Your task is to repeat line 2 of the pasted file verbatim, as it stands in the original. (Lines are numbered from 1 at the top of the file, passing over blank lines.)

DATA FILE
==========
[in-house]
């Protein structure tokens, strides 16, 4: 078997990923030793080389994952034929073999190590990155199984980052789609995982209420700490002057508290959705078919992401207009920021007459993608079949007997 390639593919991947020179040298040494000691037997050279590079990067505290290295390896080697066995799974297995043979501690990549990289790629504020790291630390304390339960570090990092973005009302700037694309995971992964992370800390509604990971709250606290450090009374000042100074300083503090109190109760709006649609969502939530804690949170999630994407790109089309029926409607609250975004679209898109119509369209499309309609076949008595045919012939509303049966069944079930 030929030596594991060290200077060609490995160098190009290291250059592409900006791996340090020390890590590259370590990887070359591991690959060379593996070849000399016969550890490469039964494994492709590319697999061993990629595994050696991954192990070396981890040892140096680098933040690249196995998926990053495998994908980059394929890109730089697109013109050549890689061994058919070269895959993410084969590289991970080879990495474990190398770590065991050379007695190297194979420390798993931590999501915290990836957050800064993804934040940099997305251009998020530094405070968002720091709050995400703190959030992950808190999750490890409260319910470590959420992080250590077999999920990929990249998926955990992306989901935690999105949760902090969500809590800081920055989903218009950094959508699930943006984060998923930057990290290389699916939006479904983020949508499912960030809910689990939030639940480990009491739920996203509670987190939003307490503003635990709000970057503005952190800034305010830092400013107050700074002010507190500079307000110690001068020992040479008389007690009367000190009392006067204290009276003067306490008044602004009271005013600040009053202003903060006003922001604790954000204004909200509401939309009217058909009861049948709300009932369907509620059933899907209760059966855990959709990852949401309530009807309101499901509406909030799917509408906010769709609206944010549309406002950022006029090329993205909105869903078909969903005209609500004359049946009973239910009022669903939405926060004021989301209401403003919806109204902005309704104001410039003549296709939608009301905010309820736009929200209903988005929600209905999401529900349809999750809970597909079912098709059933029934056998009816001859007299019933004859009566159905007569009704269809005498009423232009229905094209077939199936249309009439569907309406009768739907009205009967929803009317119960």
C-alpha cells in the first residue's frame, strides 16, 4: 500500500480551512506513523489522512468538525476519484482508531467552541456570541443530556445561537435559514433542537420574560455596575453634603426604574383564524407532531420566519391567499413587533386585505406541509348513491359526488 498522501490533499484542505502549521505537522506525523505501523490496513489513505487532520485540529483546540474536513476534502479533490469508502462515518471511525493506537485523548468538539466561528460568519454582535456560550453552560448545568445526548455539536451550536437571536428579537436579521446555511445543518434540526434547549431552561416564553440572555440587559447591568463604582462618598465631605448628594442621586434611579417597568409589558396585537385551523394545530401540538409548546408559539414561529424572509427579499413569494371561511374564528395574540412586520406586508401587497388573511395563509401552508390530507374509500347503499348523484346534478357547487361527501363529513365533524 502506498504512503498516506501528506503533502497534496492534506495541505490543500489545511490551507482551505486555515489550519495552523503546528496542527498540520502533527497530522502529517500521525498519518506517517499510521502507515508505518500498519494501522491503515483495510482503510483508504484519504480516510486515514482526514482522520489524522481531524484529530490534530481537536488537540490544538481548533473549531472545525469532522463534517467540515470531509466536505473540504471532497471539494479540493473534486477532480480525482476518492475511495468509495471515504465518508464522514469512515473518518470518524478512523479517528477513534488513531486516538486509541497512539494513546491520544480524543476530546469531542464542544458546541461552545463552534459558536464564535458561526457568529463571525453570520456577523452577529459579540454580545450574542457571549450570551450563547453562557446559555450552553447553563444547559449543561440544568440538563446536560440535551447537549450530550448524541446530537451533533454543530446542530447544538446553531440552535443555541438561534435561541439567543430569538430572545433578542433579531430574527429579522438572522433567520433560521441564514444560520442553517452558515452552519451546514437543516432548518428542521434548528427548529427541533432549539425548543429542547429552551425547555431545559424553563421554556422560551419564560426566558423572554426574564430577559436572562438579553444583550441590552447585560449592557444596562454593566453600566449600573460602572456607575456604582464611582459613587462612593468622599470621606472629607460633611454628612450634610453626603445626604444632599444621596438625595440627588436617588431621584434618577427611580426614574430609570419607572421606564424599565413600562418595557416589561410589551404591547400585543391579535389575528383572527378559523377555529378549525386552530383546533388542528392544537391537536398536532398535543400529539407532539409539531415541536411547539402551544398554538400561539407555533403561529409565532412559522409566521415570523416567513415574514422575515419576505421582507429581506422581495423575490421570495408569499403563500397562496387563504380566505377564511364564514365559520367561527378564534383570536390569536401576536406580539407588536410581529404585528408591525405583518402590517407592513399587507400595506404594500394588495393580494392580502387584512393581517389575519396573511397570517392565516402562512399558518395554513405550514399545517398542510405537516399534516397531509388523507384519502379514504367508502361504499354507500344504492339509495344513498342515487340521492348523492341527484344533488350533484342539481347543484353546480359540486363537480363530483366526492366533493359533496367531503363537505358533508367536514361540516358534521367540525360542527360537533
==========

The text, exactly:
């Protein structure tokens, strides 16, 4: 078997990923030793080389994952034929073999190590990155199984980052789609995982209420700490002057508290959705078919992401207009920021007459993608079949007997 390639593919991947020179040298040494000691037997050279590079990067505290290295390896080697066995799974297995043979501690990549990289790629504020790291630390304390339960570090990092973005009302700037694309995971992964992370800390509604990971709250606290450090009374000042100074300083503090109190109760709006649609969502939530804690949170999630994407790109089309029926409607609250975004679209898109119509369209499309309609076949008595045919012939509303049966069944079930 030929030596594991060290200077060609490995160098190009290291250059592409900006791996340090020390890590590259370590990887070359591991690959060379593996070849000399016969550890490469039964494994492709590319697999061993990629595994050696991954192990070396981890040892140096680098933040690249196995998926990053495998994908980059394929890109730089697109013109050549890689061994058919070269895959993410084969590289991970080879990495474990190398770590065991050379007695190297194979420390798993931590999501915290990836957050800064993804934040940099997305251009998020530094405070968002720091709050995400703190959030992950808190999750490890409260319910470590959420992080250590077999999920990929990249998926955990992306989901935690999105949760902090969500809590800081920055989903218009950094959508699930943006984060998923930057990290290389699916939006479904983020949508499912960030809910689990939030639940480990009491739920996203509670987190939003307490503003635990709000970057503005952190800034305010830092400013107050700074002010507190500079307000110690001068020992040479008389007690009367000190009392006067204290009276003067306490008044602004009271005013600040009053202003903060006003922001604790954000204004909200509401939309009217058909009861049948709300009932369907509620059933899907209760059966855990959709990852949401309530009807309101499901509406909030799917509408906010769709609206944010549309406002950022006029090329993205909105869903078909969903005209609500004359049946009973239910009022669903939405926060004021989301209401403003919806109204902005309704104001410039003549296709939608009301905010309820736009929200209903988005929600209905999401529900349809999750809970597909079912098709059933029934056998009816001859007299019933004859009566159905007569009704269809005498009423232009229905094209077939199936249309009439569907309406009768739907009205009967929803009317119960």